If you find it necessary to take your dog out on a leash, be cautious.  It is better to use a long, lightweight plastic line that will float than to have your dog drag a standard leash around behind him.  As your dog twists and turns in the water, a regular leash can easily become wrapped around his legs and prevent him from swimming.

When you take your dog to the water, be sure to take plenty of fresh, cool water for him to drink.  Salt water and chlorinated water are not healthy beverages, and freshwater in lakes, ponds and rivers can contain parasites that can give your dog nasty illnesses.  Those same chemicals, salt and parasites can dry out your dog’s skin and coat, so rinse him completely with fresh water when you’re done for the day.

You also need to be aware of water hazards.  If you take your dog to the ocean and he’s retrieving in the waves, make sure he takes frequent breaks.  As your dog swims with a stick or bumper in his mouth, he is probably ingesting salt water as he breathes.  This can cause diarrhea and dehydration, and the sand in the water can further irritate his intestinal lining.  On choppy days, especially, limit the amount of time he’s in the water and be sure to have plenty of fresh water for him to drink.  I learned this lesson the hard way many years ago, when I allowed my Dobie, Loki, to retrieve repeatedly in rough waves.  He had a great time, but on the way home foul smelling water started shooting out his rear.  It was such a surprise to him that he was spinning in a circle trying to figure out what his butt was doing, so he flung the nasty stuff all throughout the back of the car.  It was a very smelly ride home, and took hours to clean up!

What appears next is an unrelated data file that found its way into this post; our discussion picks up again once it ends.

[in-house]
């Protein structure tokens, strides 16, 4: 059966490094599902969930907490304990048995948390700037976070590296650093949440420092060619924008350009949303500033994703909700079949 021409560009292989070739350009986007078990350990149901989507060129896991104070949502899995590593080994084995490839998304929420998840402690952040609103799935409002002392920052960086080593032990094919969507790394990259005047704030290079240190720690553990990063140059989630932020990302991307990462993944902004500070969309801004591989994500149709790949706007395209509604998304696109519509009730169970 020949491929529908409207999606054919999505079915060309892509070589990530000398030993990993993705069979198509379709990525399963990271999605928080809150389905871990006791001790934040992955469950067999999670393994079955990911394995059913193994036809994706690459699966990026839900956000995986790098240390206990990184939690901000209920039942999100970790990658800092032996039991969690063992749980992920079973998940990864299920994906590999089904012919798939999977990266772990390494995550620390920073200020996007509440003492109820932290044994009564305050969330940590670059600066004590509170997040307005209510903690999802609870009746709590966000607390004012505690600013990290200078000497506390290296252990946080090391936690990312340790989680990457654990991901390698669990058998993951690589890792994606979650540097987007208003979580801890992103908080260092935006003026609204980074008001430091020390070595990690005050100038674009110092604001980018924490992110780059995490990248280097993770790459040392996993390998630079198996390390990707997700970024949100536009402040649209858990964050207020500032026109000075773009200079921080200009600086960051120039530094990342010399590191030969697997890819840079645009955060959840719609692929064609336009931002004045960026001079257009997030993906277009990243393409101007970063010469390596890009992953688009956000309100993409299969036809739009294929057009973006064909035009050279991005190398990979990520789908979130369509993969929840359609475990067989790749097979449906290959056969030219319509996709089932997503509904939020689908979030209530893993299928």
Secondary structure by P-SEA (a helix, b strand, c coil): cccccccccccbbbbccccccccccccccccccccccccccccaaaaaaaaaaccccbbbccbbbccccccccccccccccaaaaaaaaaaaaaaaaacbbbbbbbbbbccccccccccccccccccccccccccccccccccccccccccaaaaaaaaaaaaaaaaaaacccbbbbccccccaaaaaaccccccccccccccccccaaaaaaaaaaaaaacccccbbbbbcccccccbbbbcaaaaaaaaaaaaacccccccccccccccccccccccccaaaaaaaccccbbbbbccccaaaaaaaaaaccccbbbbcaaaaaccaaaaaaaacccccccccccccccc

If your dog is swimming in a lake, be sure it’s a clean lake.  Be on the lookout for Blue-green algae (cyanobacteria).  This toxic bacteria is found in lakes with poor water quality.  The blooms can resemble pea soup, green paint or thick blue or green foam. The water may stink or look scummy.  It’s most common in mid to late summer, and the toxins can remain in water for days or weeks after the bloom disappears, so keep your dog out of the water if you know a bloom has occurred.  Dogs can ingest the bacteria when they drink lake water or lick themselves after swimming in contaminated water. Cyanobacteria can cause upper respiratory problems, affect the liver and neurological system, or even kill your dog if he drinks it. Keep your dog out of the water if you suspect a bloom and rinse him thoroughly with fresh water if he hops in before you realize there’s a problem.

It is easy for a dog to become overheated when playing near the water, and paws can be badly burned by hot cement, decking or sand.  If the ground is too hot for your own bare feet, it is too hot for your dog’s paws, so don’t encourage him to walk there.  Watch your dog for signs of sunburn and heatstroke, and be prepared to act quickly if you see a problem developing.

Water activities can be lots of fun for you and your dog.  Common sense and good preparation can turn a day at the beach into an enjoyable time for both of you!